What Is The Difference Between Seals and Sea Lions?

Although both seals and sea lions come from the same taxonomical suborder of pinnipeds, which is a group of marine mammals that consist of sea lions, walruses, and seals, and have very similar outward appearances, true seals and sea lions are not the same. On closer inspection, they have some key anatomical differences in the ears, flippers, behavior, and family categorization. To understand the differences between these two marine mammals, we have to take a look back at their family taxonomy.

How The Pinniped Order Works

The pinniped suborder has thirty-three different species across three different family types – Otariidae, Odobenidae, and Phocidae. In the first family type, fur seals and sea lions are lumped together, in the second type are walruses, and in the third are true seals. It is common for people to refer to both the Phocidae and Otariidae as seals, however, it is important that there is a distinction between true seals, sea lions, and fur seals.

What Is The Difference Between Sea Lions and Fur Seals? 

The first, and one of the easiest ways to tell the difference between sea lions, fur seals, and true seals, is that sea lions and fur seals have external ears that protrude from their heads. True seals, on the other hand, actually do not have an external ear and instead have ear holes. In most cases, seals in the family Otariidae are known as eared seals, while those in the Phocidae are earless seals.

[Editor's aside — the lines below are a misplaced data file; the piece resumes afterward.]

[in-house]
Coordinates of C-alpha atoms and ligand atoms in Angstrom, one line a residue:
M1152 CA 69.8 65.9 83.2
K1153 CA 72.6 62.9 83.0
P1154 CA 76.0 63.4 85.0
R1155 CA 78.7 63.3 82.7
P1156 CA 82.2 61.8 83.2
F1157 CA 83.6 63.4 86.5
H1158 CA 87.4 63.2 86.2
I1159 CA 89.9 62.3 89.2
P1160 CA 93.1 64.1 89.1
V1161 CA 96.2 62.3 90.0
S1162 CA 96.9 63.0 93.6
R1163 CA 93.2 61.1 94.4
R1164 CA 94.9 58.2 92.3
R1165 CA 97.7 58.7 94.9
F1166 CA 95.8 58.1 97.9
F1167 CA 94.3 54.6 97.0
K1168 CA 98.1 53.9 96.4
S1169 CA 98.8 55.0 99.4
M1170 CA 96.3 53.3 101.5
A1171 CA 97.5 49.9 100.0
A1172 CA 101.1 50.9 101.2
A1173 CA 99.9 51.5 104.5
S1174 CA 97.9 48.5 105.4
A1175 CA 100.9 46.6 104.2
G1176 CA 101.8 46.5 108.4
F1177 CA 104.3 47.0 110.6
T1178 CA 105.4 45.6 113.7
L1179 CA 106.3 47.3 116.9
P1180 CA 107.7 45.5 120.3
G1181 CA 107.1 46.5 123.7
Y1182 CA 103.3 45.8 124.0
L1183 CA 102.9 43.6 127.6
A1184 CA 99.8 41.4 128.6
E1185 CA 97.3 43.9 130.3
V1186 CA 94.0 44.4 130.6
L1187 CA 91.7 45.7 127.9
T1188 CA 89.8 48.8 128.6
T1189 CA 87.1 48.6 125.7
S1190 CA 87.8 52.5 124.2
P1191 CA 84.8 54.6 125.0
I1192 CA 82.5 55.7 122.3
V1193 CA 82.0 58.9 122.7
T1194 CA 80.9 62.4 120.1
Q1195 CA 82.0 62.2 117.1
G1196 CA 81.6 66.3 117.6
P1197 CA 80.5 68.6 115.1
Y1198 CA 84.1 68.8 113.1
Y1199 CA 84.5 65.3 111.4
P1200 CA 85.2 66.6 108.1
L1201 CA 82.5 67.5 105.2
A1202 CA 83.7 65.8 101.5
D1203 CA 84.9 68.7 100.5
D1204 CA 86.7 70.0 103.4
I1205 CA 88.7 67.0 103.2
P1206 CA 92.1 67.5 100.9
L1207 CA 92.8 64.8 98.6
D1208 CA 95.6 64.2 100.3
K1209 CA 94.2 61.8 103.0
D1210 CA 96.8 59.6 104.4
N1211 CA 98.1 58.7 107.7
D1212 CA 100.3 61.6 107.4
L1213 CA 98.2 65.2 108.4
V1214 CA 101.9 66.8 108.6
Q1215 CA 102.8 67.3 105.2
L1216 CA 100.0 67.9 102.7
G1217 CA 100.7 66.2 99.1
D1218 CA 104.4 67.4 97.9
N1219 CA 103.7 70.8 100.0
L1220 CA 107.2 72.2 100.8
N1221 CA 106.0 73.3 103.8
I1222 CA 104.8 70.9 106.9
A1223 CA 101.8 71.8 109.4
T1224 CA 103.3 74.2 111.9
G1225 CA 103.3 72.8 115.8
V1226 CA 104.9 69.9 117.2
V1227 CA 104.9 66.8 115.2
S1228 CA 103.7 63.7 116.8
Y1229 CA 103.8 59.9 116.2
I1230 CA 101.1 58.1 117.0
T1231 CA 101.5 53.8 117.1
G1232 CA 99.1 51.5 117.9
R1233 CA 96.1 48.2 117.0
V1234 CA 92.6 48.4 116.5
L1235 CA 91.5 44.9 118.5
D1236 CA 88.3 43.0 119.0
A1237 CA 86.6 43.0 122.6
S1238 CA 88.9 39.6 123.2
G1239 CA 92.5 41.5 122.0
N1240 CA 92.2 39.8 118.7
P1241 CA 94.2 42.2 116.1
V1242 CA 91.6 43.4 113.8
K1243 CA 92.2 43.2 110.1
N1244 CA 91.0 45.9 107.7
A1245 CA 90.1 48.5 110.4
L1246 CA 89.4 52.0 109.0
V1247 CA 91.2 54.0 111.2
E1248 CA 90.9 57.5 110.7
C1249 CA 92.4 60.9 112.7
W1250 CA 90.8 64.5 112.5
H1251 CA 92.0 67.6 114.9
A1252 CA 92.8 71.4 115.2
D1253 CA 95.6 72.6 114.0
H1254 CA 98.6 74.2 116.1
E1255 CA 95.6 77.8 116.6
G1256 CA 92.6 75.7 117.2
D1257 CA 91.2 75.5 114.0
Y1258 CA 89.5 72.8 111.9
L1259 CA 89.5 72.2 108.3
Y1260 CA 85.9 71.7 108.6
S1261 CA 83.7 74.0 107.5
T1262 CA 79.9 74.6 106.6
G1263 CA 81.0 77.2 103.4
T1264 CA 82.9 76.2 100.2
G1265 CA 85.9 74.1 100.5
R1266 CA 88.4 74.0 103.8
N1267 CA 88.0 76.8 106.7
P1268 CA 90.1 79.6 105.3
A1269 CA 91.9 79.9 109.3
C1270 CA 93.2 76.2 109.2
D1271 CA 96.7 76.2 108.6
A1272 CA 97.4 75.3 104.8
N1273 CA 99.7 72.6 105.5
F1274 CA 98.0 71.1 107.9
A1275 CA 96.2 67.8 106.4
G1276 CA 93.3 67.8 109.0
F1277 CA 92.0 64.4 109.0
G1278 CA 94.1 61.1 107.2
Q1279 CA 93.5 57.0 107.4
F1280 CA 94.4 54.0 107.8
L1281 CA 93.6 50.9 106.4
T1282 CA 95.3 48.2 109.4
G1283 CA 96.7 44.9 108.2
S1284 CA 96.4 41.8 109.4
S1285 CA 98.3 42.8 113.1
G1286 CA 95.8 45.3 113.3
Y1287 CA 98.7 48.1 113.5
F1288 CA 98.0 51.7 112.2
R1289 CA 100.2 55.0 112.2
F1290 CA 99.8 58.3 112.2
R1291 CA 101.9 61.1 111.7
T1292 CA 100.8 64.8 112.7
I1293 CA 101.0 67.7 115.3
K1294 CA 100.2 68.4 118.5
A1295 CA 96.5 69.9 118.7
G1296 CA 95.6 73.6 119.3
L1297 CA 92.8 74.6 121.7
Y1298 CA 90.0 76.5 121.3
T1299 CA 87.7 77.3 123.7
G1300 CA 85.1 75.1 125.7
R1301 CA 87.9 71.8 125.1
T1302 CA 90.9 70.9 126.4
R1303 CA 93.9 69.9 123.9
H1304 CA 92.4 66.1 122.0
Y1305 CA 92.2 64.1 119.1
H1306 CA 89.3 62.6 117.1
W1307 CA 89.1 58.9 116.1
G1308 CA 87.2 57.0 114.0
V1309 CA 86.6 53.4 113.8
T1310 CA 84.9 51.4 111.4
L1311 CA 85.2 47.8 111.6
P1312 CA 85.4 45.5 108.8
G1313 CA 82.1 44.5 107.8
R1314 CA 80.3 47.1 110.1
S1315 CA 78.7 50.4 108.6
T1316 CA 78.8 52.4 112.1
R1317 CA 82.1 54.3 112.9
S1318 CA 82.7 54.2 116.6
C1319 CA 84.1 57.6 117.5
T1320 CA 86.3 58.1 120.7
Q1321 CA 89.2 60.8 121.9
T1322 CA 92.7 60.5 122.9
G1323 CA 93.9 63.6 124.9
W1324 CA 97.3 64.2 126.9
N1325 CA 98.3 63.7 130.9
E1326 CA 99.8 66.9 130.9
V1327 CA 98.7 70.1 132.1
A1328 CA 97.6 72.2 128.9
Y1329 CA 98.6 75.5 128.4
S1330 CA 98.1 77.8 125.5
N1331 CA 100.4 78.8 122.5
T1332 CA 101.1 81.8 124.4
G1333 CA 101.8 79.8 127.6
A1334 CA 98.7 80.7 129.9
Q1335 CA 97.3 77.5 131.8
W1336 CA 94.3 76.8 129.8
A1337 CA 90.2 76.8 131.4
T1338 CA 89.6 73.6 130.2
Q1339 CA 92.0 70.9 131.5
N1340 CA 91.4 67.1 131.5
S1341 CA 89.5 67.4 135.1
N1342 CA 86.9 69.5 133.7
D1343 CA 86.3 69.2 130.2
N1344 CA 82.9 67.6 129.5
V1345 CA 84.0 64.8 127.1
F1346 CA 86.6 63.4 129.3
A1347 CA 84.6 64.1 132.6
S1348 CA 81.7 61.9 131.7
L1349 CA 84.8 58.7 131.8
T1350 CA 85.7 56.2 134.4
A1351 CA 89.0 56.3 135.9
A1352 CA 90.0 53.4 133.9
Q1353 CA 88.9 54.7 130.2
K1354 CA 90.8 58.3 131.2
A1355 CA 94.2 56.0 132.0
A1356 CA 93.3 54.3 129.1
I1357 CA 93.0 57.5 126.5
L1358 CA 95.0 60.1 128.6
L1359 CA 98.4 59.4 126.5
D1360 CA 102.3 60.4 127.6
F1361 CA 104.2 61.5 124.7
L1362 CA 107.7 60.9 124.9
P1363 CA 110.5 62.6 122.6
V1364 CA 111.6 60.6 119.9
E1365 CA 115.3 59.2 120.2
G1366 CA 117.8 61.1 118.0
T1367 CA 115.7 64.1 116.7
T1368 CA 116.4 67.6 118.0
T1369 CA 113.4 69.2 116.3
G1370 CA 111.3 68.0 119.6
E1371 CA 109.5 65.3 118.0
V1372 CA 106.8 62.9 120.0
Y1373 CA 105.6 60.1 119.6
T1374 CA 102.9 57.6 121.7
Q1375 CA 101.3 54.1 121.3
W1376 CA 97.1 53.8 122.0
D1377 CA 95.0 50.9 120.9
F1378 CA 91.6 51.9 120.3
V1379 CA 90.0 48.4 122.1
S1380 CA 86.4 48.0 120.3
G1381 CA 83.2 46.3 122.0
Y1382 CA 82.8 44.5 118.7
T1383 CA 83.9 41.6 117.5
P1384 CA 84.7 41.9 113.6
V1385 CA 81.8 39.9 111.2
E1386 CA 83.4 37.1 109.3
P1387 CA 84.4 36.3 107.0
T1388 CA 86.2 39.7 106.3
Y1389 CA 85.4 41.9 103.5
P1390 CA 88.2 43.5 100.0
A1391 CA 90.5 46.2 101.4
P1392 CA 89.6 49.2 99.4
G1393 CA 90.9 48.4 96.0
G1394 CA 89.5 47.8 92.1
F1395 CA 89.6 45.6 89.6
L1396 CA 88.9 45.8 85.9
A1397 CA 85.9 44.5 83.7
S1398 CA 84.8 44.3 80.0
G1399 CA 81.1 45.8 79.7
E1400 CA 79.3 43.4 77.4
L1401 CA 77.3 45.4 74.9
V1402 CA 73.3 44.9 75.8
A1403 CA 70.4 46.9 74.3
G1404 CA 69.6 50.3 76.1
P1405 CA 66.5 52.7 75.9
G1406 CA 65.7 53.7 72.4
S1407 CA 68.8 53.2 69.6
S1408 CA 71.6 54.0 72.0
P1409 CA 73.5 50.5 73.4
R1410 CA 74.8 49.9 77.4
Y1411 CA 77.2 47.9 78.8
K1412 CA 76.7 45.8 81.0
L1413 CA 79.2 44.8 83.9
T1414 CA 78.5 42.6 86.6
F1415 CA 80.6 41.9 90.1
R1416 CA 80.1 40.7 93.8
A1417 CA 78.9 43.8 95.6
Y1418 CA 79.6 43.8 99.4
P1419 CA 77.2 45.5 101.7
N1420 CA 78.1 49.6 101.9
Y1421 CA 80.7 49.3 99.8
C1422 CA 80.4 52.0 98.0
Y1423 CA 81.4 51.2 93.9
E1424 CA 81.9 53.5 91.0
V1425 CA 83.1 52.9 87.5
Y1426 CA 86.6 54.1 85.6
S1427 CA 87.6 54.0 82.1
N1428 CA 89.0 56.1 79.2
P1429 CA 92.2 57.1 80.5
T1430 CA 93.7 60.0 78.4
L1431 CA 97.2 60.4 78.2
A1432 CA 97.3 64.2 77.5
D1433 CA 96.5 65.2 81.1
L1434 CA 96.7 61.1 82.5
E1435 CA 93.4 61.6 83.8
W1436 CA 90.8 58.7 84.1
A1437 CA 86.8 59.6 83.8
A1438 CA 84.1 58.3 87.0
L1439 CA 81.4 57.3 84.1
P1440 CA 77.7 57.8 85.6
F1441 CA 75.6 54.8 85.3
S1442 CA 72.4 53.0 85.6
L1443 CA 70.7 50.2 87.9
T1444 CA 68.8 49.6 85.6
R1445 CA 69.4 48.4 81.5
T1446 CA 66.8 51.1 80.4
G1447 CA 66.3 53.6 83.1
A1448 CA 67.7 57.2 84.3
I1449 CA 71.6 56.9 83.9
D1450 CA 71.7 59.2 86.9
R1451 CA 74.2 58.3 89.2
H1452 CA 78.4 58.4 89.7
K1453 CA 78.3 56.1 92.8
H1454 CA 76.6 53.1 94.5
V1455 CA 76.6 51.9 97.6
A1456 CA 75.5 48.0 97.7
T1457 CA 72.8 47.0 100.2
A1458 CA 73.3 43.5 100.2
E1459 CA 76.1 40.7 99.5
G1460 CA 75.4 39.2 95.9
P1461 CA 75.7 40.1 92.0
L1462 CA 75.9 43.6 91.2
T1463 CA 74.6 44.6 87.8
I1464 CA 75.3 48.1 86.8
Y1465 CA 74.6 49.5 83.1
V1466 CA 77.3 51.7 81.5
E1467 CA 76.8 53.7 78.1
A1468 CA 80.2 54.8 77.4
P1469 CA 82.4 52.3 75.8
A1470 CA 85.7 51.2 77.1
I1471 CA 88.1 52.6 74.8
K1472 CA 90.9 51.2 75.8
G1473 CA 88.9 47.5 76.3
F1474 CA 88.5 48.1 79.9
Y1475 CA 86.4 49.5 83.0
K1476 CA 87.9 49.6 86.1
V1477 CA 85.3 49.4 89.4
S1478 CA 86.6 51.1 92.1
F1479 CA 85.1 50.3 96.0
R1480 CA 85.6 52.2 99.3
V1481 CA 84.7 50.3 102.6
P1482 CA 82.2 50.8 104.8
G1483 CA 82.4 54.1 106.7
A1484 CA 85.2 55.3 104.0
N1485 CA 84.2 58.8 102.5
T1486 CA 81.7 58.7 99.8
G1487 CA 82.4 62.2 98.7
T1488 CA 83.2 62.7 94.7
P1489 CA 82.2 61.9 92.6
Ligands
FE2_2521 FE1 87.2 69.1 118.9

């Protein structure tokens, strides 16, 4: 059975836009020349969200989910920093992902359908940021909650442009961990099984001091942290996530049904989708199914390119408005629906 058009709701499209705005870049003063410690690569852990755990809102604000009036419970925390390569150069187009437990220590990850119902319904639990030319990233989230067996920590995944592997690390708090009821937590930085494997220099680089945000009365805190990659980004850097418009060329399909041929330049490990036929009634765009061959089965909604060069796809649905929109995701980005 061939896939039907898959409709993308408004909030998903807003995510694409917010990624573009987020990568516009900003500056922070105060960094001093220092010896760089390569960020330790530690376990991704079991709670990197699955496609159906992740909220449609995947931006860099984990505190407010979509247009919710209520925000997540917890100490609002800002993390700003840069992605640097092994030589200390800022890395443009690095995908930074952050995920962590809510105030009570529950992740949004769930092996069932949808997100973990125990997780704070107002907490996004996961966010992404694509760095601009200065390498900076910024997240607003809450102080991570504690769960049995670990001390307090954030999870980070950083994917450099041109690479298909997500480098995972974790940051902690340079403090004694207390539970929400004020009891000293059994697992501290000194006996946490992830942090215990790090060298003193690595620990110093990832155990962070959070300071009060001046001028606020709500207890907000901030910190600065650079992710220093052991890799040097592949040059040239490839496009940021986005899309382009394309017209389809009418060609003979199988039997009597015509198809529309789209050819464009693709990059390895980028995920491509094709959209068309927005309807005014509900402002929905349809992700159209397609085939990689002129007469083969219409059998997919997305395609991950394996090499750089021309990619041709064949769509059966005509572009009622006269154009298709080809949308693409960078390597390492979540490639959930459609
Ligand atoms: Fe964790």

In addition to the ears being different, there is also a significant difference in the flipper length and the mobility between the two. Sea lions and fur seals have long flippers and are, therefore, able to rotate their back flippers. This rotation allows them to put their back flippers underneath their body and walk on land. True seals, unfortunately, cannot rotate their flippers underneath their body and so if they want to go on land, they have to flop around on their bellies. Another easy distinction to make is that true seals have very short front flippers.  This difference in flippers also changes how the two swim, with seals moving their back flippers from side to side like a fish’s tail, while sea lions and fur seals propel themselves forward as if their flippers are oars. Other than this, seals tend to have stubby front feet, thinly webbed flippers, and claws on each toe. Sea lions tend to have mostly skin-covered flippers and now claws at all.

Which Are Better Adapted For The Water?

When it comes to spending time in the water, seals tend to be better adapted to it. Although their bodies appear chubby, seals are more aqua-dynamic than sea lions as they tend to be smaller in size. Plus, due to the fact that their hind flippers angle backward, they tend to move faster through the water as the swimming movement doesn’t get hindered by their flippers.

Finally, sea lions and fur seals tend to be extremely noisy because they move around in groups while on land. True seals, tend to be less social as they spend more time in the water. The bellowing that you hear are often sea lions and fur seals communicating, but most true seals tend to grunt softly instead of barking.